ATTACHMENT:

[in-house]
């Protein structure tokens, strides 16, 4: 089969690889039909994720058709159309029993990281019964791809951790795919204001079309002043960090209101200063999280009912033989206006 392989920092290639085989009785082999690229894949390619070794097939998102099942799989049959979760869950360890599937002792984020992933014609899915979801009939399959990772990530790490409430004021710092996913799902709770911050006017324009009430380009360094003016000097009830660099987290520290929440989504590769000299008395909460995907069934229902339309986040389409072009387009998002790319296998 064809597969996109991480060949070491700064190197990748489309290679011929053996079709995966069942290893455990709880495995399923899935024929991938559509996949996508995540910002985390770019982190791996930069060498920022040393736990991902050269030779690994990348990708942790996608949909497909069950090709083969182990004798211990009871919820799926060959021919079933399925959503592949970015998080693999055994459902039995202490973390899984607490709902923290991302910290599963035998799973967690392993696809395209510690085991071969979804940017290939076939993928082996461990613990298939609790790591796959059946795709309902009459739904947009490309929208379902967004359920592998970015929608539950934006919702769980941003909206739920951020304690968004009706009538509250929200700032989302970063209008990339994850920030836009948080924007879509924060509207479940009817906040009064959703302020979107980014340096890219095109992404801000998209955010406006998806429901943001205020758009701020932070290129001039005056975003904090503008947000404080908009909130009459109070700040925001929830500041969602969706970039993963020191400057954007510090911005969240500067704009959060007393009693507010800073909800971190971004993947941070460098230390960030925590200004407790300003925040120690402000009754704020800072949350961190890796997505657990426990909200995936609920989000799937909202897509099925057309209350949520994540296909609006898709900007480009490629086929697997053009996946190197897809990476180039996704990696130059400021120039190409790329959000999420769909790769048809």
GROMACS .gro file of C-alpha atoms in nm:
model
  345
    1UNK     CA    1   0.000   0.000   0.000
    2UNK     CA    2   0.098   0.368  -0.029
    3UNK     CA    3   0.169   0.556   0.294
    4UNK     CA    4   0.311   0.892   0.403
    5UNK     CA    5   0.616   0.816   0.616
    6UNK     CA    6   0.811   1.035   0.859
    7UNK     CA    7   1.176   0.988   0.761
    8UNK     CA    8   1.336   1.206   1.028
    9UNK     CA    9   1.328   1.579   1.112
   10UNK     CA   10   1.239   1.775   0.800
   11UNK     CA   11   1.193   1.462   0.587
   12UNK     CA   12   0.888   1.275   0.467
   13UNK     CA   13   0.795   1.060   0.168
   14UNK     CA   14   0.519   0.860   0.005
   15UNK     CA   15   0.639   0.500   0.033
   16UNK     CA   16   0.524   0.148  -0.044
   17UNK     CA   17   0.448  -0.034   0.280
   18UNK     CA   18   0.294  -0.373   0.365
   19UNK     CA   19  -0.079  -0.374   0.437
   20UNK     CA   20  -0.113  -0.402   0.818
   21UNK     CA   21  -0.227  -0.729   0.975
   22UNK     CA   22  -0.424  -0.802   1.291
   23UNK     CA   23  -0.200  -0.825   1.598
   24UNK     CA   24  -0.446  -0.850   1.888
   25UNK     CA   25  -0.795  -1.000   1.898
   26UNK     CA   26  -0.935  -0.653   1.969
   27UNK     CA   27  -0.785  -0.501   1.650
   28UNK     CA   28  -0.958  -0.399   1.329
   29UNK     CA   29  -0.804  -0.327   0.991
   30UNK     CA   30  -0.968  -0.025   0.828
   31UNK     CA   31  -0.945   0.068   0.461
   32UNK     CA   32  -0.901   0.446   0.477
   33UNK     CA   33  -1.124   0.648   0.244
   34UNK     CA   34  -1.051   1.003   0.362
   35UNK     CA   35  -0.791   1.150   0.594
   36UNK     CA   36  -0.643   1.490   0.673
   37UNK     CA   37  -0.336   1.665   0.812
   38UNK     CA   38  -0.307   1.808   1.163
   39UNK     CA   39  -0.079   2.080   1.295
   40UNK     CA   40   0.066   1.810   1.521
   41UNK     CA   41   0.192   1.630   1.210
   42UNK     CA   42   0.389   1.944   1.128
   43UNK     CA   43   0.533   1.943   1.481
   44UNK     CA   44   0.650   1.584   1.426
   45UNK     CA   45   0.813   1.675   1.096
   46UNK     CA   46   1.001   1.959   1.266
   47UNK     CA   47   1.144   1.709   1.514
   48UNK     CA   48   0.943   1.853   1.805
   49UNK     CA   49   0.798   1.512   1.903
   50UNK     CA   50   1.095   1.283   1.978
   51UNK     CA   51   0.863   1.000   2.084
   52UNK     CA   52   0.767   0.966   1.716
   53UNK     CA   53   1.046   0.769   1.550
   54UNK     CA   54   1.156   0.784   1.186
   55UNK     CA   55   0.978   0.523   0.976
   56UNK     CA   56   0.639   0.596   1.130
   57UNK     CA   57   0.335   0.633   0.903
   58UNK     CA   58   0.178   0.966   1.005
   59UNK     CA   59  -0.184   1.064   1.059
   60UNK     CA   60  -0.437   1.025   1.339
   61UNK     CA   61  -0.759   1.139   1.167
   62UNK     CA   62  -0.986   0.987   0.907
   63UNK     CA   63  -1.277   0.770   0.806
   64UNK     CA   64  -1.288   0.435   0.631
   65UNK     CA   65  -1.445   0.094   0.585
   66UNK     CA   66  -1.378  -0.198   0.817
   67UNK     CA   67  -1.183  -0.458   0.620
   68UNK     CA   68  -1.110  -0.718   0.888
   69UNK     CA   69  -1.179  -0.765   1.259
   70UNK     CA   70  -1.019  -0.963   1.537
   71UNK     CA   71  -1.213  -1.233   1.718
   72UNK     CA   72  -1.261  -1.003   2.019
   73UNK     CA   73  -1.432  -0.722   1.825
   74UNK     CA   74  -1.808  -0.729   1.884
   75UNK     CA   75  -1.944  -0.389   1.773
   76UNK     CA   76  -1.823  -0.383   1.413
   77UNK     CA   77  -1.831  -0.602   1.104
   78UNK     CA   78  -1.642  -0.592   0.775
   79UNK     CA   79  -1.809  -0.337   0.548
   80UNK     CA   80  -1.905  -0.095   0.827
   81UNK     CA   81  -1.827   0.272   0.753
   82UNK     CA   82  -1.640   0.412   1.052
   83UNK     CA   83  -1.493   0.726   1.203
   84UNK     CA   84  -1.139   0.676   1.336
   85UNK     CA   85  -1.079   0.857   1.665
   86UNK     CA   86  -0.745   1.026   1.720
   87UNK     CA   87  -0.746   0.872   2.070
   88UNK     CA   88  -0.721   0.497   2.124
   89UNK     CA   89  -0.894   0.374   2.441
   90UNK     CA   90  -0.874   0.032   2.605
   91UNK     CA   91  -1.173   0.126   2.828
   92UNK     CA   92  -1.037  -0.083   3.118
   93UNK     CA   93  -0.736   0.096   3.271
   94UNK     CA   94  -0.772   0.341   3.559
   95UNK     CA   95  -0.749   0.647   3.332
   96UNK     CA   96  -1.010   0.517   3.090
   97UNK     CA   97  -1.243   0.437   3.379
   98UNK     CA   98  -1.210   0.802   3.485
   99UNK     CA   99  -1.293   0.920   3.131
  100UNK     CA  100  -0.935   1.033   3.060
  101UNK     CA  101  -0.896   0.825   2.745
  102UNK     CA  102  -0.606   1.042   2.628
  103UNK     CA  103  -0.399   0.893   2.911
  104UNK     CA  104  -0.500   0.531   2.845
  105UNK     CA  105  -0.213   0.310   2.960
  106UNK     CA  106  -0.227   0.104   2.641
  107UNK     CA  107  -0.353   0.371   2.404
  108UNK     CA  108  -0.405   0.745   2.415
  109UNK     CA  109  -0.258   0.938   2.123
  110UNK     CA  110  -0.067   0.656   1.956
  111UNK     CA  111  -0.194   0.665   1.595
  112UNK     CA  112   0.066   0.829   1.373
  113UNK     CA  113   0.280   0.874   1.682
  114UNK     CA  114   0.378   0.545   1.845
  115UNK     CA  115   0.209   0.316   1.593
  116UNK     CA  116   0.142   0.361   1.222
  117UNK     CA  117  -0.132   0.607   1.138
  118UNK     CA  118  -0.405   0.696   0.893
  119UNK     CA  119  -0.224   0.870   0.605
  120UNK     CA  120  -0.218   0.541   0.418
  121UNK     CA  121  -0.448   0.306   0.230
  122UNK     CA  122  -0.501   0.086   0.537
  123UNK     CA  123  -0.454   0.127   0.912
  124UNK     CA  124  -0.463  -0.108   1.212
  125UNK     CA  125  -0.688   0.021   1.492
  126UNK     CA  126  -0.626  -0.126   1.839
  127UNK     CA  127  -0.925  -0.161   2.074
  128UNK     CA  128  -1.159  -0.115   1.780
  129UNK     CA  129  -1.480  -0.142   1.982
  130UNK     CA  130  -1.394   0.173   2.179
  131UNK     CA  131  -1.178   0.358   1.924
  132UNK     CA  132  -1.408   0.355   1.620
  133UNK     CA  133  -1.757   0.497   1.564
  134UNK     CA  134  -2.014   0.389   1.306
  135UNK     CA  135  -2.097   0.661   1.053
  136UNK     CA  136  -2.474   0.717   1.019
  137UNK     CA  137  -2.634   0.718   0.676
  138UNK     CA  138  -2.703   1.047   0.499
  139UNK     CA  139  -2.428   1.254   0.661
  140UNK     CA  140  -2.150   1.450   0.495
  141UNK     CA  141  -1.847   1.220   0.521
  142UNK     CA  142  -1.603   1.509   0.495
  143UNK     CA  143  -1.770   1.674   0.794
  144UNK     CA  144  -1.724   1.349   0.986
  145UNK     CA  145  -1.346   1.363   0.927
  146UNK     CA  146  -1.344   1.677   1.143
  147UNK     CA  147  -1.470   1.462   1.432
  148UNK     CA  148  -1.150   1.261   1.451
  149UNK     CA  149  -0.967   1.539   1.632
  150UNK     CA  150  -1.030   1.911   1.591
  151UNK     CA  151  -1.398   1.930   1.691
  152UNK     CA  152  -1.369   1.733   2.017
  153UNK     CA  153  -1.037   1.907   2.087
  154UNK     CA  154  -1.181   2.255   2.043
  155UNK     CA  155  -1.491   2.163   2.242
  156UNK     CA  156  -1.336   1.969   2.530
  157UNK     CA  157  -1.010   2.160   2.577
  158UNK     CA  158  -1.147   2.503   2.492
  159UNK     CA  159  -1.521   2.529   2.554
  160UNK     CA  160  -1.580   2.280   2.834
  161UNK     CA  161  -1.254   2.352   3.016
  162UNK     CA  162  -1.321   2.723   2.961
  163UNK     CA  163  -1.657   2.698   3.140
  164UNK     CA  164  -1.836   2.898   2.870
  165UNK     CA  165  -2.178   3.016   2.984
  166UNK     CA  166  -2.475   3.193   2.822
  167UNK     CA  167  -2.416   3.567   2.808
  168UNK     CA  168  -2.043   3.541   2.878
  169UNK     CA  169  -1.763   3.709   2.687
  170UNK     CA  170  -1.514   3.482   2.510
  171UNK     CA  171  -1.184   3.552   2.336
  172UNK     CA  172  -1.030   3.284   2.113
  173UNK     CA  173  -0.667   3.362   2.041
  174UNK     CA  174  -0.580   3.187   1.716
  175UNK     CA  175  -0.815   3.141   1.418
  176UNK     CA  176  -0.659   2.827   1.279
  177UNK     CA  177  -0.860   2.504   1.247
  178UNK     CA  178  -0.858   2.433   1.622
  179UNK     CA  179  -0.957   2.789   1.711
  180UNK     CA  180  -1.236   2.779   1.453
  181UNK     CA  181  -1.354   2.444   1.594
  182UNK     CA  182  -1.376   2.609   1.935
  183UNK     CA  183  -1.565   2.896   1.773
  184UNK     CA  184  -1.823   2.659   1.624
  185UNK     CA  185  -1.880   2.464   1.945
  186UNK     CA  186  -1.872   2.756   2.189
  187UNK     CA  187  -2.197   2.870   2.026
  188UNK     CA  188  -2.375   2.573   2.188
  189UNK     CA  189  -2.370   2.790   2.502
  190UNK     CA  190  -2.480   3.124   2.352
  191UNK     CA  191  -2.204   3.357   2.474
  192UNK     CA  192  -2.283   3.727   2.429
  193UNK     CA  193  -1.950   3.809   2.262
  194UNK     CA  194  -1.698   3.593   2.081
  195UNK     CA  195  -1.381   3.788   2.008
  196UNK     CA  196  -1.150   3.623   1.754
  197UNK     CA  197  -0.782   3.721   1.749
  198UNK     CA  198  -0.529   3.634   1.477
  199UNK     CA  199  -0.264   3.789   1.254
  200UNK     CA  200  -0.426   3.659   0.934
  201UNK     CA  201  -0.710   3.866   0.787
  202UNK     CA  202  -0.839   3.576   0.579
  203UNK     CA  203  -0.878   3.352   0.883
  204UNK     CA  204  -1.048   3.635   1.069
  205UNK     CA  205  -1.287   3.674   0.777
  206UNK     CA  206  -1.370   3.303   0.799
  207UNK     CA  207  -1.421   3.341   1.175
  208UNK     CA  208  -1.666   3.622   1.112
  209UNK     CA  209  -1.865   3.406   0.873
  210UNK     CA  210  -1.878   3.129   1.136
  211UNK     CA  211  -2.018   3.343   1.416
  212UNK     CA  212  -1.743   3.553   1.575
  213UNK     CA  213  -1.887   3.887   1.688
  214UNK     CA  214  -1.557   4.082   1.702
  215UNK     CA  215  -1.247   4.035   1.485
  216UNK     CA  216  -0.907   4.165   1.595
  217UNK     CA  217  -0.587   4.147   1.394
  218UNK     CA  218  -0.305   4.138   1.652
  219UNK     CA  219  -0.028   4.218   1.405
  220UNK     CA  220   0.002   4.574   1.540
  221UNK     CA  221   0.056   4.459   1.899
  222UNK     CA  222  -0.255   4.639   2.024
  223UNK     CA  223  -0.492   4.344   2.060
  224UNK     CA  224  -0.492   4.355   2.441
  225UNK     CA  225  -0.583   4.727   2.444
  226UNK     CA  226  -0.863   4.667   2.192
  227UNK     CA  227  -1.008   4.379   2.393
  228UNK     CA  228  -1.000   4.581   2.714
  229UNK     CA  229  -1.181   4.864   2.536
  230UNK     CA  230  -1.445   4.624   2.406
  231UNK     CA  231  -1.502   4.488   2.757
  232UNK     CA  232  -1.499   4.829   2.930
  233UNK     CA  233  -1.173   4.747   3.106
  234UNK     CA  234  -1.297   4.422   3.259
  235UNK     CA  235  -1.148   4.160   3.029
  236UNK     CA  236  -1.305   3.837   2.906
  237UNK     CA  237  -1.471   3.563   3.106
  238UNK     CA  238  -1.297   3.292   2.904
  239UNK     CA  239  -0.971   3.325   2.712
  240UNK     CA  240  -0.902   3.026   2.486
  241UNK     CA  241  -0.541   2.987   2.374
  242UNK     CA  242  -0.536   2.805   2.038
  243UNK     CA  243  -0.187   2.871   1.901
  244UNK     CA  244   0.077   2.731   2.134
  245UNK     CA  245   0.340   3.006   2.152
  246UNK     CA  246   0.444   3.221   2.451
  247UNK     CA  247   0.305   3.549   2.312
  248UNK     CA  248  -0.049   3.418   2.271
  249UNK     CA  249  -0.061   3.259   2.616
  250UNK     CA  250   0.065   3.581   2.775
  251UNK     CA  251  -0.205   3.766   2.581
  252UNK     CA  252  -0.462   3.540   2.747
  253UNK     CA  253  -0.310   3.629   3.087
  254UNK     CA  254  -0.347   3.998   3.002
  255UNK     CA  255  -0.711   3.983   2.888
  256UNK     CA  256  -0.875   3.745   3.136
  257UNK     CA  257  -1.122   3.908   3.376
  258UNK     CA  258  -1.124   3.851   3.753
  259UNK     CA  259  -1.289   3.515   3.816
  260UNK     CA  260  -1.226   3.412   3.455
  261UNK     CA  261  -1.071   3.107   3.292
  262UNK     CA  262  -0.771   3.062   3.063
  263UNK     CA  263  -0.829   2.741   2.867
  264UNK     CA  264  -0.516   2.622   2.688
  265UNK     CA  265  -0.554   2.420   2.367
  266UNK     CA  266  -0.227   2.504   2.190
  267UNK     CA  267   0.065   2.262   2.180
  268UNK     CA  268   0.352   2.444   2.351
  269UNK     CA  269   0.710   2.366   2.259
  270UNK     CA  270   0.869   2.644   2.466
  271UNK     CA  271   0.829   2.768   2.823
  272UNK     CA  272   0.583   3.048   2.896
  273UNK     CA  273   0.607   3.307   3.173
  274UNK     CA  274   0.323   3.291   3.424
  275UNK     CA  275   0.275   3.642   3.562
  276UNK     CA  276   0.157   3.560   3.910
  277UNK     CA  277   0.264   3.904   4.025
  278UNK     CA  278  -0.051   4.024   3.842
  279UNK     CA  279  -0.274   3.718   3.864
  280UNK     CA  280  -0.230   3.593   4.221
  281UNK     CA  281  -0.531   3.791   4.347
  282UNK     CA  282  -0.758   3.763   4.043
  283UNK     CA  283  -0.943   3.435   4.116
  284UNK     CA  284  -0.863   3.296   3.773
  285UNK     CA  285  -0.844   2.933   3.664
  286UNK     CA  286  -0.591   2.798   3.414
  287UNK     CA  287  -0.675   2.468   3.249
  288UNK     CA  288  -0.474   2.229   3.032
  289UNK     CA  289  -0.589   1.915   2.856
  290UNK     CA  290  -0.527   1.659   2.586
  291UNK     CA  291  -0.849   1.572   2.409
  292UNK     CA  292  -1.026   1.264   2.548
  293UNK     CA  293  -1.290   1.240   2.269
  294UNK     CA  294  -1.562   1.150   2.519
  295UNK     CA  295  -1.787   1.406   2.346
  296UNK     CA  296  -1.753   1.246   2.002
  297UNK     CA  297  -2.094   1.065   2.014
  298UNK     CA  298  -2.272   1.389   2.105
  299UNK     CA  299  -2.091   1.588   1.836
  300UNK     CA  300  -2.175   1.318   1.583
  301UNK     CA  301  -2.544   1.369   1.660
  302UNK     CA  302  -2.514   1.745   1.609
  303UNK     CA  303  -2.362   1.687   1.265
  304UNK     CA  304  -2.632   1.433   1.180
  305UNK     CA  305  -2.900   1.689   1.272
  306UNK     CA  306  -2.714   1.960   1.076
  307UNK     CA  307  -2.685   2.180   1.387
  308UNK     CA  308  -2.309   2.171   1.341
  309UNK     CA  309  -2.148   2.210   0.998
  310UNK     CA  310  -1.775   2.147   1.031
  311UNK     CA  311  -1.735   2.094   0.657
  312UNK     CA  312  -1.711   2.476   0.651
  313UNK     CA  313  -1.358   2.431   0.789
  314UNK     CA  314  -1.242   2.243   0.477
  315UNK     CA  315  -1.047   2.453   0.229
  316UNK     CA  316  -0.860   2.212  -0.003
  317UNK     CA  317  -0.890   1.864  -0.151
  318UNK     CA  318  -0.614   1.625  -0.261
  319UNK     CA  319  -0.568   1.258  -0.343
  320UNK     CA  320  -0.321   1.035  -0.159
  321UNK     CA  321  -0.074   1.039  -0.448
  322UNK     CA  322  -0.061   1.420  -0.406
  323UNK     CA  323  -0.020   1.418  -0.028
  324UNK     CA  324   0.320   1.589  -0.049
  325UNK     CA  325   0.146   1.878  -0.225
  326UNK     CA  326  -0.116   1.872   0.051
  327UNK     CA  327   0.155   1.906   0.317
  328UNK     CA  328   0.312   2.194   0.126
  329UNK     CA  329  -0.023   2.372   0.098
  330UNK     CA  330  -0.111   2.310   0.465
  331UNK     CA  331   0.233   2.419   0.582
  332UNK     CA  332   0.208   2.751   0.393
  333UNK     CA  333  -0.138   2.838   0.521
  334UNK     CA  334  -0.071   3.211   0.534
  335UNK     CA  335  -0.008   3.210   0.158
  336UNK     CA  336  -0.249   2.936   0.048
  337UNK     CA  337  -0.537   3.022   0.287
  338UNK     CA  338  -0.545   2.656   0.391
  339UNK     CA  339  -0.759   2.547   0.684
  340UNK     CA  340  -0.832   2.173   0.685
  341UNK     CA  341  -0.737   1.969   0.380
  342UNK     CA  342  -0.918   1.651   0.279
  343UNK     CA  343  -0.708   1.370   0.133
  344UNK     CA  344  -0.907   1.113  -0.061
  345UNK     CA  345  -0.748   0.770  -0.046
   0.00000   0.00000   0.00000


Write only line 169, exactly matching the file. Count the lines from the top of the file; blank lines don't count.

  164UNK     CA  164  -1.836   2.898   2.870